As it’s National Picnic Week, we thought we would explore the history of the humble picnic with a trip into the collections we care for.
The French nobility first developed the pique-nique in the 17th century, although, they were not quite as we would recognise. These were indoor dinner parties in which each guest was expected to bring a plate of food, wine or contribute towards the cost.
It was the French Revolution which exported the practice abroad. The newly impoverished French nobility fled to London, where they tried to continue their old way of life. As with all French fashions in England, the picnic was eagerly adopted with a slight Anglo twist. By 1801, the the newly formed ‘Pic Nic Society’ organised raucous events. At these gatherings, each member was expected to bring a plate of food and 6 bottles of wine each. Clearly, the continental drinking culture hadn’t been adopted as well.
At the same time as the Pic Nic Society, the new emergent middling classes began to hold outdoor picnics more like we would recognise today. Quite why these picnics moved outdoors is anyone's guess. It is plausible that an outdoor meal has been enjoyed for centuries. In order to look and feel more refined, the new middle classes may have simply adopted the word.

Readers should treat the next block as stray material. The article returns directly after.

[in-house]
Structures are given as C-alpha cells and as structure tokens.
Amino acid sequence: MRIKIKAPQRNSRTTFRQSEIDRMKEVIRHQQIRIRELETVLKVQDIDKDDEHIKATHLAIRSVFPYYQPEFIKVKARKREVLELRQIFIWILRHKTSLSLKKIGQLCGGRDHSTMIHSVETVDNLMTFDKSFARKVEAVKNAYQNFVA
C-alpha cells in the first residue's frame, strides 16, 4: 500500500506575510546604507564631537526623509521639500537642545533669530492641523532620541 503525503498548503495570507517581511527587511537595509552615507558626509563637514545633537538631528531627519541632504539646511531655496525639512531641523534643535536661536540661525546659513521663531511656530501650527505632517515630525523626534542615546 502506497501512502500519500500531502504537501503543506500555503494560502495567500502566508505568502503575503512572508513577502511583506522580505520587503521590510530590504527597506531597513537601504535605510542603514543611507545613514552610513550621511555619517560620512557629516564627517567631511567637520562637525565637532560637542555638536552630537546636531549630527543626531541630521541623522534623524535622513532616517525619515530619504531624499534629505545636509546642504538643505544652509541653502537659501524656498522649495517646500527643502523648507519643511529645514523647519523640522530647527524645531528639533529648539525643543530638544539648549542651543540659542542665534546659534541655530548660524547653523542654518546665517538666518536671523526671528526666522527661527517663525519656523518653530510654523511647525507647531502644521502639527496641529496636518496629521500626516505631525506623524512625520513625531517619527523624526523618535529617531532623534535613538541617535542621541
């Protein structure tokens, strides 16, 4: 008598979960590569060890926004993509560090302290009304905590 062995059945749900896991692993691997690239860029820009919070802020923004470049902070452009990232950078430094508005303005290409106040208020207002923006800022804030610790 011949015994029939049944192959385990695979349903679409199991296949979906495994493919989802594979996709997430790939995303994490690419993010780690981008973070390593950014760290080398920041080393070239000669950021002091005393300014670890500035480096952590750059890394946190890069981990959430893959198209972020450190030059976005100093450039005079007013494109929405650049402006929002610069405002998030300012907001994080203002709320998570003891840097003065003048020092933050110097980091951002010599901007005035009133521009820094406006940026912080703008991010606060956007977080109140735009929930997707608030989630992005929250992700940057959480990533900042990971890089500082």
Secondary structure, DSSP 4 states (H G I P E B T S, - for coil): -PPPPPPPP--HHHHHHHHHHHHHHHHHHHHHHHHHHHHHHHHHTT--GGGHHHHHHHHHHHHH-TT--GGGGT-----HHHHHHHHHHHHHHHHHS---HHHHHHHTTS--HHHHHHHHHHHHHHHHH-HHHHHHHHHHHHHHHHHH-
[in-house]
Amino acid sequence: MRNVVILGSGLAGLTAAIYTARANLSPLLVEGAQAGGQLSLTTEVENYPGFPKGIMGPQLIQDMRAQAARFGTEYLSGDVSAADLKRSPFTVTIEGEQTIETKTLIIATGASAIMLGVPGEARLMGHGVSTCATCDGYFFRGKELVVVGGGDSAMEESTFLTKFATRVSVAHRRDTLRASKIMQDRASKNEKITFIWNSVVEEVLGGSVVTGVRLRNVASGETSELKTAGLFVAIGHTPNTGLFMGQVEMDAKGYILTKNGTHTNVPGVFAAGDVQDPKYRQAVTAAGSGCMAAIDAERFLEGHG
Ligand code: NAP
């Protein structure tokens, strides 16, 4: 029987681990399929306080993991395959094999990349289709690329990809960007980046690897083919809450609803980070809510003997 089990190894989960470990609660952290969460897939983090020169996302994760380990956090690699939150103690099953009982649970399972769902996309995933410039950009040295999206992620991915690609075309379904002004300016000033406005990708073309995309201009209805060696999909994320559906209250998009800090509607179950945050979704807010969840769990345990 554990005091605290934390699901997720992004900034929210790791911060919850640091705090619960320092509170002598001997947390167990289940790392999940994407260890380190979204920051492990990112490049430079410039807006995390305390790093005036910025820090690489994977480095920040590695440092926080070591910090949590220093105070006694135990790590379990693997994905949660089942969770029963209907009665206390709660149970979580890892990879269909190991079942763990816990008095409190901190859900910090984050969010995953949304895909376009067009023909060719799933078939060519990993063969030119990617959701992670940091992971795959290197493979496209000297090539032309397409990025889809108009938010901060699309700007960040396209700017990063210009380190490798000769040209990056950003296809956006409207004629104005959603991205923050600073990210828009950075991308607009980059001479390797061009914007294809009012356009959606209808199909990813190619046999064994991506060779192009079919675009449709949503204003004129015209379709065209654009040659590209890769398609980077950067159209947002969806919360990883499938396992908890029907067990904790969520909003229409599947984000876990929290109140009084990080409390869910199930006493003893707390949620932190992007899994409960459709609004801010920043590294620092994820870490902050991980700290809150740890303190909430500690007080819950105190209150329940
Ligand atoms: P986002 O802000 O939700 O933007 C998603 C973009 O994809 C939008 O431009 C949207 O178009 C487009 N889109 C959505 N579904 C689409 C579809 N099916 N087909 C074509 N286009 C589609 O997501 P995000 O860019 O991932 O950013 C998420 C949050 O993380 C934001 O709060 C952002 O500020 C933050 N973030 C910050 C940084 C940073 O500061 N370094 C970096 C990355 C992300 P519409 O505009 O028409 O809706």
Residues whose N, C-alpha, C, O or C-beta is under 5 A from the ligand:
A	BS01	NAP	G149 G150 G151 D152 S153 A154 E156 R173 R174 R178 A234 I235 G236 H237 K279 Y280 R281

For the moralistic Victorian's a picnic was a genteel exercise, connecting with nature and as they would see it God’s own creation.
Through the first half of the 20thcentury, the middle classes and a growing number of working class people sought daytrips out of the cities. The growth of public transport with affordable summer train fairs, buses and car ownership made the countryside accessible. A picnic was an essential and affordable part of the daytrip.
By this point, in the early 20thcentury, the convenient-to-pack an easy-to-carry picnic basket had been developed for country or seaside excursions.